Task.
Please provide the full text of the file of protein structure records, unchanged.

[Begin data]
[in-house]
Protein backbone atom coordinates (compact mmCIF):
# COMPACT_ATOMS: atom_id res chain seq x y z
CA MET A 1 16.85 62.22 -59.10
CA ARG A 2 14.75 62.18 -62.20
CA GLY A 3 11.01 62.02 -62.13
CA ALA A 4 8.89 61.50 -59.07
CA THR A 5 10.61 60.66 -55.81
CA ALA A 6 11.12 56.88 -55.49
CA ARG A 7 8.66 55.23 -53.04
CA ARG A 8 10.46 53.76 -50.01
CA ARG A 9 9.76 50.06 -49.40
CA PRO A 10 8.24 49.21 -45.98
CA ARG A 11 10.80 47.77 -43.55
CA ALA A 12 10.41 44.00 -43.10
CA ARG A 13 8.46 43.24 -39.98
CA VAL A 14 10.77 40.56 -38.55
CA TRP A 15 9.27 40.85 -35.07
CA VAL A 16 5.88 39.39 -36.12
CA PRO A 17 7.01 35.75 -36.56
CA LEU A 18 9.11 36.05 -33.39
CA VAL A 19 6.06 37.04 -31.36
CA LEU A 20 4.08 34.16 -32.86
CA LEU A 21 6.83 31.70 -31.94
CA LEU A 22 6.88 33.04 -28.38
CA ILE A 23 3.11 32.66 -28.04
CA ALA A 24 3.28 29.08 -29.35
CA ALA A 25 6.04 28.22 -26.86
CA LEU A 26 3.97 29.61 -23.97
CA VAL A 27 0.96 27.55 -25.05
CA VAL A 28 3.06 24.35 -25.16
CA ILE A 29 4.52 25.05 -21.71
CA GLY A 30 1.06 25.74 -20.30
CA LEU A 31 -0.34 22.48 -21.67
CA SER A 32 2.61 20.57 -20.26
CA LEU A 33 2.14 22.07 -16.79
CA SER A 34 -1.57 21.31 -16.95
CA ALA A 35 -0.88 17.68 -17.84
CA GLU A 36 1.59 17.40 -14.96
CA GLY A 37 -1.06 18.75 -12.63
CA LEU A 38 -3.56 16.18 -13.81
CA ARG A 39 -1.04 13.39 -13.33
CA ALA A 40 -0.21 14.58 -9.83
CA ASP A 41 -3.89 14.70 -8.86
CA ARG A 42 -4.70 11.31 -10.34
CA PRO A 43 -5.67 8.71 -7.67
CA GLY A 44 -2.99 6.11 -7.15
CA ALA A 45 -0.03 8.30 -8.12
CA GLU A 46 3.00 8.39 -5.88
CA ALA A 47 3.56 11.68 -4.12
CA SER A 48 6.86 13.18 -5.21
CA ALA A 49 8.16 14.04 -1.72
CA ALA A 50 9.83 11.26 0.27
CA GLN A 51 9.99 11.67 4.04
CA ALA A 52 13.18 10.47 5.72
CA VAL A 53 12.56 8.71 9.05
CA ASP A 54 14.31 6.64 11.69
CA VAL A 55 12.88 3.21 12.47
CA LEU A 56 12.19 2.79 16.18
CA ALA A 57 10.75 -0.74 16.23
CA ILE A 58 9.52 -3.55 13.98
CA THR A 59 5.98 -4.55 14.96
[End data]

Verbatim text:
[in-house]
Protein backbone atom coordinates (compact mmCIF):
# COMPACT_ATOMS: atom_id res chain seq x y z
CA MET A 1 16.85 62.22 -59.10
CA ARG A 2 14.75 62.18 -62.20
CA GLY A 3 11.01 62.02 -62.13
CA ALA A 4 8.89 61.50 -59.07
CA THR A 5 10.61 60.66 -55.81
CA ALA A 6 11.12 56.88 -55.49
CA ARG A 7 8.66 55.23 -53.04
CA ARG A 8 10.46 53.76 -50.01
CA ARG A 9 9.76 50.06 -49.40
CA PRO A 10 8.24 49.21 -45.98
CA ARG A 11 10.80 47.77 -43.55
CA ALA A 12 10.41 44.00 -43.10
CA ARG A 13 8.46 43.24 -39.98
CA VAL A 14 10.77 40.56 -38.55
CA TRP A 15 9.27 40.85 -35.07
CA VAL A 16 5.88 39.39 -36.12
CA PRO A 17 7.01 35.75 -36.56
CA LEU A 18 9.11 36.05 -33.39
CA VAL A 19 6.06 37.04 -31.36
CA LEU A 20 4.08 34.16 -32.86
CA LEU A 21 6.83 31.70 -31.94
CA LEU A 22 6.88 33.04 -28.38
CA ILE A 23 3.11 32.66 -28.04
CA ALA A 24 3.28 29.08 -29.35
CA ALA A 25 6.04 28.22 -26.86
CA LEU A 26 3.97 29.61 -23.97
CA VAL A 27 0.96 27.55 -25.05
CA VAL A 28 3.06 24.35 -25.16
CA ILE A 29 4.52 25.05 -21.71
CA GLY A 30 1.06 25.74 -20.30
CA LEU A 31 -0.34 22.48 -21.67
CA SER A 32 2.61 20.57 -20.26
CA LEU A 33 2.14 22.07 -16.79
CA SER A 34 -1.57 21.31 -16.95
CA ALA A 35 -0.88 17.68 -17.84
CA GLU A 36 1.59 17.40 -14.96
CA GLY A 37 -1.06 18.75 -12.63
CA LEU A 38 -3.56 16.18 -13.81
CA ARG A 39 -1.04 13.39 -13.33
CA ALA A 40 -0.21 14.58 -9.83
CA ASP A 41 -3.89 14.70 -8.86
CA ARG A 42 -4.70 11.31 -10.34
CA PRO A 43 -5.67 8.71 -7.67
CA GLY A 44 -2.99 6.11 -7.15
CA ALA A 45 -0.03 8.30 -8.12
CA GLU A 46 3.00 8.39 -5.88
CA ALA A 47 3.56 11.68 -4.12
CA SER A 48 6.86 13.18 -5.21
CA ALA A 49 8.16 14.04 -1.72
CA ALA A 50 9.83 11.26 0.27
CA GLN A 51 9.99 11.67 4.04
CA ALA A 52 13.18 10.47 5.72
CA VAL A 53 12.56 8.71 9.05
CA ASP A 54 14.31 6.64 11.69
CA VAL A 55 12.88 3.21 12.47
CA LEU A 56 12.19 2.79 16.18
CA ALA A 57 10.75 -0.74 16.23
CA ILE A 58 9.52 -3.55 13.98
CA THR A 59 5.98 -4.55 14.96